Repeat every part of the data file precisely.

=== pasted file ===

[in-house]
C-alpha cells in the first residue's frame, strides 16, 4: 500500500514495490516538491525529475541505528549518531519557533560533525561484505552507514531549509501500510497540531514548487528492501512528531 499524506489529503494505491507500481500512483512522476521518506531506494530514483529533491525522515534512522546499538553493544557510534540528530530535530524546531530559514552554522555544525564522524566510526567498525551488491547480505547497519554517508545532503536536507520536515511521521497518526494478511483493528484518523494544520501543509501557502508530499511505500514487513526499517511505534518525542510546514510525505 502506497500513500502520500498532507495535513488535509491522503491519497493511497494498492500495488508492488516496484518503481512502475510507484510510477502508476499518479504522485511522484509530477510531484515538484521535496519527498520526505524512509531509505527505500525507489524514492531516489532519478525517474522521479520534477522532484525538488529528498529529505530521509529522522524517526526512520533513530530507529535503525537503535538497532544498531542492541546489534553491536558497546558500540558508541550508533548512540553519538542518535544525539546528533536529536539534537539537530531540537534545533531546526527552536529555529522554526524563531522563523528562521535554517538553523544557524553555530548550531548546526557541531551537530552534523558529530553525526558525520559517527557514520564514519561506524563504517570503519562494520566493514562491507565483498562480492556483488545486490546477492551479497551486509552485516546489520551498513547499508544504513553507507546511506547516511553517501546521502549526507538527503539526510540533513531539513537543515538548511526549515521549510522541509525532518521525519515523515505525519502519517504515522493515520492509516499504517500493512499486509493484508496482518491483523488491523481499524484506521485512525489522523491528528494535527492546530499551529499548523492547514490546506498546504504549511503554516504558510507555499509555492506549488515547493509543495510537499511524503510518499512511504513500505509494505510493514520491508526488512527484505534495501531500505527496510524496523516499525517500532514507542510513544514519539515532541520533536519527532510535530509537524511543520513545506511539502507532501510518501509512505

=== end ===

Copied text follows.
[in-house]
C-alpha cells in the first residue's frame, strides 16, 4: 500500500514495490516538491525529475541505528549518531519557533560533525561484505552507514531549509501500510497540531514548487528492501512528531 499524506489529503494505491507500481500512483512522476521518506531506494530514483529533491525522515534512522546499538553493544557510534540528530530535530524546531530559514552554522555544525564522524566510526567498525551488491547480505547497519554517508545532503536536507520536515511521521497518526494478511483493528484518523494544520501543509501557502508530499511505500514487513526499517511505534518525542510546514510525505 502506497500513500502520500498532507495535513488535509491522503491519497493511497494498492500495488508492488516496484518503481512502475510507484510510477502508476499518479504522485511522484509530477510531484515538484521535496519527498520526505524512509531509505527505500525507489524514492531516489532519478525517474522521479520534477522532484525538488529528498529529505530521509529522522524517526526512520533513530530507529535503525537503535538497532544498531542492541546489534553491536558497546558500540558508541550508533548512540553519538542518535544525539546528533536529536539534537539537530531540537534545533531546526527552536529555529522554526524563531522563523528562521535554517538553523544557524553555530548550531548546526557541531551537530552534523558529530553525526558525520559517527557514520564514519561506524563504517570503519562494520566493514562491507565483498562480492556483488545486490546477492551479497551486509552485516546489520551498513547499508544504513553507507546511506547516511553517501546521502549526507538527503539526510540533513531539513537543515538548511526549515521549510522541509525532518521525519515523515505525519502519517504515522493515520492509516499504517500493512499486509493484508496482518491483523488491523481499524484506521485512525489522523491528528494535527492546530499551529499548523492547514490546506498546504504549511503554516504558510507555499509555492506549488515547493509543495510537499511524503510518499512511504513500505509494505510493514520491508526488512527484505534495501531500505527496510524496523516499525517500532514507542510513544514519539515532541520533536519527532510535530509537524511543520513545506511539502507532501510518501509512505